Kensal Road, W10

Road in/near Kensal Town, existing between 1839 and now

 HOME  ·  ARTICLE  MAP  STREETS  BLOG 
3.234.214.179 
MAPPING YEAR:1750180018301860190019302019Fullscreen map
Road · Kensal Town · W10 ·
APRIL
17
2015

Kensal Road, originally called Albert Road, is the heart of Kensal Town.

Kensal Road
Kensal (New) Town began to be built in the late 1830s with the original name being "Kensal Village". The builder, Kinnaird Jenkins, laid out four main streets apart from Kensal Road: West Row, East Row, South Row and Middle Row.

Kensal New Town was an isolated community, separated from the Harrow Road and the rest of Kensal Green by the canal. When the Great Western Railway was built to the south, the isolation only increased. Kensal New Town was known as a “laundry colony”, that being the main occupation of the neighbourhood, many of whose inhabitants were Irish. Kensal New Town then had something of a rural character, with many people keeping pigs and growing vegetables in their gardens. Pony-trotting and dog stealing were also said to be popular local pursuits.

C. H. Blake’s purchased the Portobello estate from the Misses Talbot and the land included some sixteen acres to the north of the railway. This was in the vicinity of Bosworth Road, Hazlewood Crescent, Edenham Street and Southam Street, where the building of tightly-packed ranges of small narrow houses proceeded rapidly in the 1860s and 1870s, every room being occupied as fast as the houses were completed.

A night market was held on Saturdays where Wedlake Street is now - it was notorious for rowdy scenes until an iron chapel was built on the site. The village had six public houses and organised pitched battles between the youths of Kensal Road and Lissom Green were popular up to the end of the nineteenth century.

In the 1870s, what had been a footpath leading from Portobello Road to Kensal Road was planted with trees and named Britannia Road. Later the trees were cut down and the street was called Golbourne and later Golborne Road. Originally, it had been intended that Golborne Road should cross Kensal Road to a bridge across the canal, so forming a direct connection with Harrow Road.

By the early 1880s building development had been substantially finished. Many of the residents by now were railwaymen, while others were migrants whose previous homes in the central districts of London had been demolished.


Main source: Golborne Life
Further citations and sources


xxx

Kensal Road
User unknown/public domain


 

Kensal Town

Soapsuds Island

Kensal New Town was built between the Grand Central Canal (which opened in 1801) and the Great Western Railway line (opening in 1837) in the 1840s.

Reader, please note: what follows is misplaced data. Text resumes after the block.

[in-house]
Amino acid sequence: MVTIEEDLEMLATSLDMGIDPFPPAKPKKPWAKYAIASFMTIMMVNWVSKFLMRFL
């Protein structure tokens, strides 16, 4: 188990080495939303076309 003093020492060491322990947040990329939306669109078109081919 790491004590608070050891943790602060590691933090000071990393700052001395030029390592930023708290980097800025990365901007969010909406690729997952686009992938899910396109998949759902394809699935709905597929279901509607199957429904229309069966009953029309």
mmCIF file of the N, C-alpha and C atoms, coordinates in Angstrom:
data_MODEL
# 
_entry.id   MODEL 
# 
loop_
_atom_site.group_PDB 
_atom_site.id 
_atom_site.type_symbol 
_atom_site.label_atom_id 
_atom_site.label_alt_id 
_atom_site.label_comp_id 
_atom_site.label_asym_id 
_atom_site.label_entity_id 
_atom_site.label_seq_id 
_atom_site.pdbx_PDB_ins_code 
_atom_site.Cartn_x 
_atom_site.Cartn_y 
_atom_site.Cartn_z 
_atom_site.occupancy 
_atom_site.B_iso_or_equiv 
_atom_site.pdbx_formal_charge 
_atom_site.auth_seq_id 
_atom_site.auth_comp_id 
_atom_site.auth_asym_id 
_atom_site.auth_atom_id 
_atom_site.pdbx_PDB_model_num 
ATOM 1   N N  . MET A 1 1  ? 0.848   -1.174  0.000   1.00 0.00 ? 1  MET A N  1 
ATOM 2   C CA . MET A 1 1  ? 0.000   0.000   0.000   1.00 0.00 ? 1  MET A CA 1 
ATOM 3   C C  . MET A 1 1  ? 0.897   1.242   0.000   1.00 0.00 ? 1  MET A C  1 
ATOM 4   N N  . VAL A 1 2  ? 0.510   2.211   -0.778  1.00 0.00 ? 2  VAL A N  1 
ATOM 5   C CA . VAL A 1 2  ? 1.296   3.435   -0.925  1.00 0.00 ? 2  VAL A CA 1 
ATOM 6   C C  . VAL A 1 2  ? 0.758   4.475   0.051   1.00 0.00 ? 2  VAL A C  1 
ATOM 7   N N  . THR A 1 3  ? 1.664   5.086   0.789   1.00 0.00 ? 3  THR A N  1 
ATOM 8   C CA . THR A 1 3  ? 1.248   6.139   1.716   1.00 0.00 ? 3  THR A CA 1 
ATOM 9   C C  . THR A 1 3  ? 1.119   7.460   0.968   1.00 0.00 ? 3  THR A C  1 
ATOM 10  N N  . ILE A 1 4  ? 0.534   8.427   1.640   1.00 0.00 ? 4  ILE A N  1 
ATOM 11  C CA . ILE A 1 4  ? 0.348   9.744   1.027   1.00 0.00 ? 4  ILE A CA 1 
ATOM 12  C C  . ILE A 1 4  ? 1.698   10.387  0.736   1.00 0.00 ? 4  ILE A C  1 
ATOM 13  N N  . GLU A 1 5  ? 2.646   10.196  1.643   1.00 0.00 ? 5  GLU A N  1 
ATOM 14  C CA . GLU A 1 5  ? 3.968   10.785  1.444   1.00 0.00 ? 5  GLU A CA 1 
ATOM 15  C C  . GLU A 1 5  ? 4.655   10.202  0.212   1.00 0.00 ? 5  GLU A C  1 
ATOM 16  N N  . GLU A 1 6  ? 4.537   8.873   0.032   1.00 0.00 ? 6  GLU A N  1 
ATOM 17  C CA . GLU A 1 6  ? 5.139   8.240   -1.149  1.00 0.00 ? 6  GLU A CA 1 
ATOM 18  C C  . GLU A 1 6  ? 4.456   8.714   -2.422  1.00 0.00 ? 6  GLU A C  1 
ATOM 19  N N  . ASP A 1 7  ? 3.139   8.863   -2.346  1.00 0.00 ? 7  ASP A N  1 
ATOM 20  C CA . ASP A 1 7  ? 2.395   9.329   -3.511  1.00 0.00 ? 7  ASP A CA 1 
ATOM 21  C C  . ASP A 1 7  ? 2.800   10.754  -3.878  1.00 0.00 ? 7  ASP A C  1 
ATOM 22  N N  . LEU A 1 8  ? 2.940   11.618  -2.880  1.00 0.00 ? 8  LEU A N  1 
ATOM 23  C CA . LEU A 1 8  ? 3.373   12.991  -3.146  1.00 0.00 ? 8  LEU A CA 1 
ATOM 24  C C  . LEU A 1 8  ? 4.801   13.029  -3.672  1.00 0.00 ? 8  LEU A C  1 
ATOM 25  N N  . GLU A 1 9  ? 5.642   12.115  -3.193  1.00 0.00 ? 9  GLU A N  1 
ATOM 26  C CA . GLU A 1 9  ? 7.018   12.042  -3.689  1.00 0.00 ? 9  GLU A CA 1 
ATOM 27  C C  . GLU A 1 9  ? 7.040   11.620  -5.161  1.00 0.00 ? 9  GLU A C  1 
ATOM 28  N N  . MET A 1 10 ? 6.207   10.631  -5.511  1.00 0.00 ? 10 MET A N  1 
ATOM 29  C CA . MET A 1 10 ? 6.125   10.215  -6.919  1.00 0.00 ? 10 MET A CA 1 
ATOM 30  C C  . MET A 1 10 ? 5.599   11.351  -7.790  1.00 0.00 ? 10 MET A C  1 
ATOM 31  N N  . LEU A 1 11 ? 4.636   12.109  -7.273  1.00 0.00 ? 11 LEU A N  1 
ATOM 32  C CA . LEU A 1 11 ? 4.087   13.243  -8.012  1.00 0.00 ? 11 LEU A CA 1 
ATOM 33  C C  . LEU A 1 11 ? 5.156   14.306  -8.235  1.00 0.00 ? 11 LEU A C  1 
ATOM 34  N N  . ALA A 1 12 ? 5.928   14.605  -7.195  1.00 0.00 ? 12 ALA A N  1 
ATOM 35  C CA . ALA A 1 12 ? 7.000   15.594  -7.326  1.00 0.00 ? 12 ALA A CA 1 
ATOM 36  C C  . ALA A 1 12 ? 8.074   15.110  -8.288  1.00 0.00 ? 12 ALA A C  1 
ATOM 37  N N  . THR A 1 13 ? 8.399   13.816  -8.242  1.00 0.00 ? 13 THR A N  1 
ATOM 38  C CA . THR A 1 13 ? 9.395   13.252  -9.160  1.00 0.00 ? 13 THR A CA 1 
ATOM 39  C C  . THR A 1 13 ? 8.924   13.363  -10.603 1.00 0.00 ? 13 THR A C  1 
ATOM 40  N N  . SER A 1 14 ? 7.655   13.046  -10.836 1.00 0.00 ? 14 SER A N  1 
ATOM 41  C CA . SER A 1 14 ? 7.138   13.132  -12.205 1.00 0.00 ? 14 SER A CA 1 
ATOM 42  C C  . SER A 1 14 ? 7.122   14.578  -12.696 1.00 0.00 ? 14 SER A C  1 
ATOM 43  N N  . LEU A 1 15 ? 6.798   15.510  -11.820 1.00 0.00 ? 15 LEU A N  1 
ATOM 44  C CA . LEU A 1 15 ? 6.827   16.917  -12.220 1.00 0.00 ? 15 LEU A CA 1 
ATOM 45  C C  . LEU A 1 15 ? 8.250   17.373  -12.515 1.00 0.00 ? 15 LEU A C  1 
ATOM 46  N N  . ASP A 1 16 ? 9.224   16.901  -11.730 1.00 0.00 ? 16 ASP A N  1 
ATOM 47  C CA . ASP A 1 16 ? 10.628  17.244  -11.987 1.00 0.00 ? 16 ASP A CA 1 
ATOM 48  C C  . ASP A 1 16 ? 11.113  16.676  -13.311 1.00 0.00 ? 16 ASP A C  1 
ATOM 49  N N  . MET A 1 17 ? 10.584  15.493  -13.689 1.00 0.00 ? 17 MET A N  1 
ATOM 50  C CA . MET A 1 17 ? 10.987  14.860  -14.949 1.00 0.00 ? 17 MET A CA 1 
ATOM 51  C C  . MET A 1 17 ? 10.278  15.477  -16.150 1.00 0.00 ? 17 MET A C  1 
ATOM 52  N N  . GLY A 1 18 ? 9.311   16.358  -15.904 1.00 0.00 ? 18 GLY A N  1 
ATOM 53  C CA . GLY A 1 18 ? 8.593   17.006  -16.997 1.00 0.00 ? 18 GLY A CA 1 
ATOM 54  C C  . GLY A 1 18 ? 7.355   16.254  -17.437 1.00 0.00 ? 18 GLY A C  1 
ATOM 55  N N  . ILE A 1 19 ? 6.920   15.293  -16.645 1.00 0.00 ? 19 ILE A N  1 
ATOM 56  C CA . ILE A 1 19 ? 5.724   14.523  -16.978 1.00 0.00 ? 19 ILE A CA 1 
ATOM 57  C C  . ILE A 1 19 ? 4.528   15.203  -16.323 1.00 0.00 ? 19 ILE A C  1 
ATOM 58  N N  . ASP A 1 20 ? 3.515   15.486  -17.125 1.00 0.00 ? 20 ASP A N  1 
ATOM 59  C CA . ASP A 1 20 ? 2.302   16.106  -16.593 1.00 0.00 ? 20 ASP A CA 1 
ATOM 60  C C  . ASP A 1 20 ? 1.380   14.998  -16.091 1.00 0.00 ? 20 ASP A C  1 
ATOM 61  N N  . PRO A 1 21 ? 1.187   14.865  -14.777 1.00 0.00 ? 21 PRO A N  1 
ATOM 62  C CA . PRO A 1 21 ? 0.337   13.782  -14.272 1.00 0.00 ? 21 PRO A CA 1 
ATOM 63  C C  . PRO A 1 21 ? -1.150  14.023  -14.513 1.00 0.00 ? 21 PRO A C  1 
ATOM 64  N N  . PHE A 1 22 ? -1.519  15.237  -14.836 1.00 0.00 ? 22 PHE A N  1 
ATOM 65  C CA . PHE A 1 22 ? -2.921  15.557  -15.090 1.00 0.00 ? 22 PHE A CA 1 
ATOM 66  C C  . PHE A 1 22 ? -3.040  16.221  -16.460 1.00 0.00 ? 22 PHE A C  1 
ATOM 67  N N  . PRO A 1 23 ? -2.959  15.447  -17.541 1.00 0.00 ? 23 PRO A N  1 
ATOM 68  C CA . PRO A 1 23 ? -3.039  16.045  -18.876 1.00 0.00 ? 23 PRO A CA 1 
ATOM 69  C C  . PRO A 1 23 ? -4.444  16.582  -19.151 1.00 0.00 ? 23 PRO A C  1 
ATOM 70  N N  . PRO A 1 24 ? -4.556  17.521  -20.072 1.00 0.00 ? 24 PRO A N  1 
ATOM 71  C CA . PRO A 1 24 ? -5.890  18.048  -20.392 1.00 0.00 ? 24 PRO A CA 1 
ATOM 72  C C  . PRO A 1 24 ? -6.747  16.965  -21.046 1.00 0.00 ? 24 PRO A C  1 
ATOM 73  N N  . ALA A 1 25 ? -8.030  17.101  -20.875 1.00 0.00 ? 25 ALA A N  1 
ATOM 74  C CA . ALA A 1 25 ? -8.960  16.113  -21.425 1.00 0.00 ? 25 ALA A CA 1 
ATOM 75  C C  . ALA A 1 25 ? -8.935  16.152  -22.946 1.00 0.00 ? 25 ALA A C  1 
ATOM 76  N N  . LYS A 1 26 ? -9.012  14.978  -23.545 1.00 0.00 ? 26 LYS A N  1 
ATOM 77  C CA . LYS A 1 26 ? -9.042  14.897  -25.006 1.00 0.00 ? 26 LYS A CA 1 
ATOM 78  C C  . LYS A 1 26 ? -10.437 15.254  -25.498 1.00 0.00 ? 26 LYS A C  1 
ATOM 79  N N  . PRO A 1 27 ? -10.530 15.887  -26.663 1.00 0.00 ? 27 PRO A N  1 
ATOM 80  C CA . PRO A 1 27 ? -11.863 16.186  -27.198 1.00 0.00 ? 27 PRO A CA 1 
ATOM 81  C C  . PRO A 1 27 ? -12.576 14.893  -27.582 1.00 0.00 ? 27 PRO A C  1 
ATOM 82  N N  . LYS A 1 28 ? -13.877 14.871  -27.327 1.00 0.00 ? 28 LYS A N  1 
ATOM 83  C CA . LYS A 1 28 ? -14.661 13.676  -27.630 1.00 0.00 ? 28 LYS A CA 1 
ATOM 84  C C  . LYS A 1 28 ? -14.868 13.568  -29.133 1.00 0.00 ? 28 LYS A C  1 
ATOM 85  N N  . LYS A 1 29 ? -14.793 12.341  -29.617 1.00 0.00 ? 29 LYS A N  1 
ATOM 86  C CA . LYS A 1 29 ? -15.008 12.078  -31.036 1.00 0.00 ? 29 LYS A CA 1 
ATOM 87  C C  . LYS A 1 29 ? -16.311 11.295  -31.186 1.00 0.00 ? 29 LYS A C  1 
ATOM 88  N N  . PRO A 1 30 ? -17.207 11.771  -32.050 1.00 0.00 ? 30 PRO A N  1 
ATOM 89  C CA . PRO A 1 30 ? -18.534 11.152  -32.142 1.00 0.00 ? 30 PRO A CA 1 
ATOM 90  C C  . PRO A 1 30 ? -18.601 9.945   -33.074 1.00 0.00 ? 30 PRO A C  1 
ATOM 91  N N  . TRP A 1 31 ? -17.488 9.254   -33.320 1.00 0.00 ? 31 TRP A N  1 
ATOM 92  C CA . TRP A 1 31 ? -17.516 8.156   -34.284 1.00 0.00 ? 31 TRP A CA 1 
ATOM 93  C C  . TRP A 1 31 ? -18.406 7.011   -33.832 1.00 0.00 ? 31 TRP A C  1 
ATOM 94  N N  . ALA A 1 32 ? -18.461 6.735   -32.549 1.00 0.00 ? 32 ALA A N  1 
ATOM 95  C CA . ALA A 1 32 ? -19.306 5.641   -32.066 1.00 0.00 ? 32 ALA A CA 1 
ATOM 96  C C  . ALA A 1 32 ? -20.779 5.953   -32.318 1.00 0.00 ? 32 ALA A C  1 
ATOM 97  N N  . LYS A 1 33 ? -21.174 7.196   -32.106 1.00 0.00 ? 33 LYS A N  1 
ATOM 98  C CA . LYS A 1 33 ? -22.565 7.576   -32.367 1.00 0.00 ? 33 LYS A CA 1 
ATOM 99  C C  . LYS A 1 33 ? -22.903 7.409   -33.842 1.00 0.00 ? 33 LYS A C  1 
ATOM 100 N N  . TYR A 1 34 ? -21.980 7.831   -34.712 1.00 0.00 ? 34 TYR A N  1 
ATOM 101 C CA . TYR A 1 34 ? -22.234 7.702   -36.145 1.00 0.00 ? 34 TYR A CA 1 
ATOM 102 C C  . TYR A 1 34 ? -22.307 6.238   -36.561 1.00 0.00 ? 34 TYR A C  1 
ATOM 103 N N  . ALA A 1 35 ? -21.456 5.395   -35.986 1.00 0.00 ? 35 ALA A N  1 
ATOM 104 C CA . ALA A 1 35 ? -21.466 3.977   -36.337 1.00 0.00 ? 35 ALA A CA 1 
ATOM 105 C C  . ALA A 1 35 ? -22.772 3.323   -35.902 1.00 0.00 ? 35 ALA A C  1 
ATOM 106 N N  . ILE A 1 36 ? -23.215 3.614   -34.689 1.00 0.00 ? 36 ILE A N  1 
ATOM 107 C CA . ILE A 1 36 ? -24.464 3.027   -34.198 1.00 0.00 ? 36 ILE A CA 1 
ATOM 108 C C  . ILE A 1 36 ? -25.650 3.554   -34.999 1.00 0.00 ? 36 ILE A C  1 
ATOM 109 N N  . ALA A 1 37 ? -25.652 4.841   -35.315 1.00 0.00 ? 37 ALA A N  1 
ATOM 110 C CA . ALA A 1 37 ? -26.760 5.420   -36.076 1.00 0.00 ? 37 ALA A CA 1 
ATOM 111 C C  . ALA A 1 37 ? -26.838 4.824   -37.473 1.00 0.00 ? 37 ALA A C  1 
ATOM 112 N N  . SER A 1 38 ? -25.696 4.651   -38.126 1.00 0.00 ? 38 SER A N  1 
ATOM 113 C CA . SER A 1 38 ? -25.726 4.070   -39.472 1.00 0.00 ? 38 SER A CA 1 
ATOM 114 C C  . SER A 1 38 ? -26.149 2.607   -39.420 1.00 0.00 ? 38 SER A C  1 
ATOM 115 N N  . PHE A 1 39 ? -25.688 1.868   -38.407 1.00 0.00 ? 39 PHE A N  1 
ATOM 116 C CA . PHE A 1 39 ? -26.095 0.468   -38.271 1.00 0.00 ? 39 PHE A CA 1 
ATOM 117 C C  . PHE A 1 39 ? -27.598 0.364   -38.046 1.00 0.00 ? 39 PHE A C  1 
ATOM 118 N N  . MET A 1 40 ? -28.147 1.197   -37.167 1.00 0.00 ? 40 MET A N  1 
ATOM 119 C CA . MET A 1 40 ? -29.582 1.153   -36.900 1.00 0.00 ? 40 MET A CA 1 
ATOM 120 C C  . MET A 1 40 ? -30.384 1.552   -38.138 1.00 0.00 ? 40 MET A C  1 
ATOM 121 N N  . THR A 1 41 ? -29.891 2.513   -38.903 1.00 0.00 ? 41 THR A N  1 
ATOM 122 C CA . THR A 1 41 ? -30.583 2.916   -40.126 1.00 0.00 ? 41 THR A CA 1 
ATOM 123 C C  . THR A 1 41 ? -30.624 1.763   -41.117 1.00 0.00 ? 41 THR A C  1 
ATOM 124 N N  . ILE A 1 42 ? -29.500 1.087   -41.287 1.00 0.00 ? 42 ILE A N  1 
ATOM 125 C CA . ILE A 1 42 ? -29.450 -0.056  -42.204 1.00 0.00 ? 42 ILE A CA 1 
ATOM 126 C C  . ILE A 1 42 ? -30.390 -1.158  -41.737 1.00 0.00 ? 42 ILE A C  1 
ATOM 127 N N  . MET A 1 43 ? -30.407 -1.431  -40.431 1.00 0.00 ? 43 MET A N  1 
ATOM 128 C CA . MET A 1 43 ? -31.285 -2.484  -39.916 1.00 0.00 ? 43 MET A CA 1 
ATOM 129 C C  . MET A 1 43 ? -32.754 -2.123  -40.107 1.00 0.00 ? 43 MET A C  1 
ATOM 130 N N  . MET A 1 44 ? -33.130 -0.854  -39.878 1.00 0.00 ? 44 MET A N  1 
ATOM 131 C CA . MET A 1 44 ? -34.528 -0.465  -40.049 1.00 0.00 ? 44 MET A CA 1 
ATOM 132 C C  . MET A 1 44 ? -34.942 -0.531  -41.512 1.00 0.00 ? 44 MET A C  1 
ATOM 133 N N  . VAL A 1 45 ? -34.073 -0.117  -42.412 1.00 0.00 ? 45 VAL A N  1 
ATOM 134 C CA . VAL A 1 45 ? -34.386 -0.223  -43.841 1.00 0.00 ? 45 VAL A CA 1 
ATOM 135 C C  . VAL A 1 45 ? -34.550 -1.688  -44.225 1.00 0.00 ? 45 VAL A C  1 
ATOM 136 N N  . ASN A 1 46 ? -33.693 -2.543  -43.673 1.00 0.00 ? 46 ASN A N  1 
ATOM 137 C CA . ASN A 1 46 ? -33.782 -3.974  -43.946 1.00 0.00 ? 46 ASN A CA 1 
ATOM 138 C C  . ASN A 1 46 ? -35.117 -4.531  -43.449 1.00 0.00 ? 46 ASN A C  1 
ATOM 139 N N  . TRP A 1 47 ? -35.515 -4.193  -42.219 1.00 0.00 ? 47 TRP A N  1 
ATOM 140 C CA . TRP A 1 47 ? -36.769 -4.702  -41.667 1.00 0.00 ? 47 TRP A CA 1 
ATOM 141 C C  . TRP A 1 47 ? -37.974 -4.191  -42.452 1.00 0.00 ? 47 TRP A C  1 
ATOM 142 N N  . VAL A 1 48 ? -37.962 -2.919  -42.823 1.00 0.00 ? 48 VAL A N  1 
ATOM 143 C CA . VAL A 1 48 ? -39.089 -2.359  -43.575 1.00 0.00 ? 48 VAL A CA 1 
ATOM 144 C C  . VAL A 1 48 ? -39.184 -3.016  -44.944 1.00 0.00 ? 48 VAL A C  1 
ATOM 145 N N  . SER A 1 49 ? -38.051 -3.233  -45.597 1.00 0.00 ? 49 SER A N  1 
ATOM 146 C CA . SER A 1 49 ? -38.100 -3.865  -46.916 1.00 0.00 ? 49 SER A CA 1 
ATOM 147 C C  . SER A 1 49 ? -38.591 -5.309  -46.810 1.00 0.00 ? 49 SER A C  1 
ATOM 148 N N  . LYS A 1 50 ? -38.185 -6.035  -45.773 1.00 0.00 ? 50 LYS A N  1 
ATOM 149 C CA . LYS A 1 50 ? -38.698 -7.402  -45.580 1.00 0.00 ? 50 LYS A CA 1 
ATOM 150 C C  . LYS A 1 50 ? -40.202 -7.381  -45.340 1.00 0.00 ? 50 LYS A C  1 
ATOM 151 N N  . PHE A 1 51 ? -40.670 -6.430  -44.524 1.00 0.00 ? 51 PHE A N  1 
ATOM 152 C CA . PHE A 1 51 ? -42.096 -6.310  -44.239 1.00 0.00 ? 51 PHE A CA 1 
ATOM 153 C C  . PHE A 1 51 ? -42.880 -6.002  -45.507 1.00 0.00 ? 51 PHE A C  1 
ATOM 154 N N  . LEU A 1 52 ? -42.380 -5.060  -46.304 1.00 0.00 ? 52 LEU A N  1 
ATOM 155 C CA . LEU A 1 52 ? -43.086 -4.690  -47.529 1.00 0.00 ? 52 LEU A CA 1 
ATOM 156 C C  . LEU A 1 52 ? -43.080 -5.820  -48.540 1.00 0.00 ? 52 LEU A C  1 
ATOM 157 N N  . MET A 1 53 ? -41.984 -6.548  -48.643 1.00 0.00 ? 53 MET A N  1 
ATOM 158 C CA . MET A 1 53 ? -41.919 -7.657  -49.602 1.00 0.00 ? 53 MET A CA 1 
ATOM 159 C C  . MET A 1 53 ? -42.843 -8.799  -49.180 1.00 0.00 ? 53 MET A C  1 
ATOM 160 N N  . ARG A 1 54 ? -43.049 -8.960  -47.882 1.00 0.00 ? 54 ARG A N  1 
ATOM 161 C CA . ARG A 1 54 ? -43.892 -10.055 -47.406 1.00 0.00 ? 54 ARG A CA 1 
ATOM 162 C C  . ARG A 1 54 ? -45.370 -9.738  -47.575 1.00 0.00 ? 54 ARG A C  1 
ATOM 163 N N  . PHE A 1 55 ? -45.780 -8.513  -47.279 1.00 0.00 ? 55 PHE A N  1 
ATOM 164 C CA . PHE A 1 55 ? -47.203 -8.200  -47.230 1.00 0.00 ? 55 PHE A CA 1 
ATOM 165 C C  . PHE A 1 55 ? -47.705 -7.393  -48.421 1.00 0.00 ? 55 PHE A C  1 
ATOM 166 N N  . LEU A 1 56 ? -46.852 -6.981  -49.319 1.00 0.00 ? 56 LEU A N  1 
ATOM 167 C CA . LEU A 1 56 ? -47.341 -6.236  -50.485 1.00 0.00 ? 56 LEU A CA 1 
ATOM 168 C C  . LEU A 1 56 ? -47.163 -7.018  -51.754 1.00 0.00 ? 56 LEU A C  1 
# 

Single-storey cottages with gardens suitable for drying clothes were the first buildings and Kensal Road, Middle Row, West Row, East Row and Southern Row all appeared between 1841 and 1851. The rows of cottages quickly degenerated into a slum, mainly due to overcrowding, industrialisation and pollution.

The area was dominated by the Western Gas Company and Kensal Cemetery, which provided work but did little to improve the environment. Women were primarily involved in laundry work giving the area its nickname of ‘Soapsuds Island’.

The area was isolated from the rest of London at a time when Portobello Lane (now Portobello Road) was a muddy track sometimes impassable in bad weather.

Cut off from the municipal authorities it was left to charities to attempt to alleviate the social and health problems.

At the beginning of the 20th century, the cottage laundry industry began to be replaced by larger mechanized concerns.

In 1902 Charles Booth described it as, “Just as full of children and poverty as was the old woman’s dwelling in the nursery rhyme.” By this date the area had been transferred to the newly formed Royal Borough of Kensington. When the Piggeries and Potteries in Notting Dale were finally cleared in the early 20th century most of the displaced residents moved north into Golborne ward and Kensal.

By 1923 in the Southam Street area 140 houses contained some 2500 inhabitants. A series of evocative photographs by Roger Mayne in the 1950s showed that little had changed. It was only from the 1960s that the overcrowded and dilapidated terraces were cleared and replaced by social housing including Goldfinger’s Trellick Tower.
Print-friendly version of this page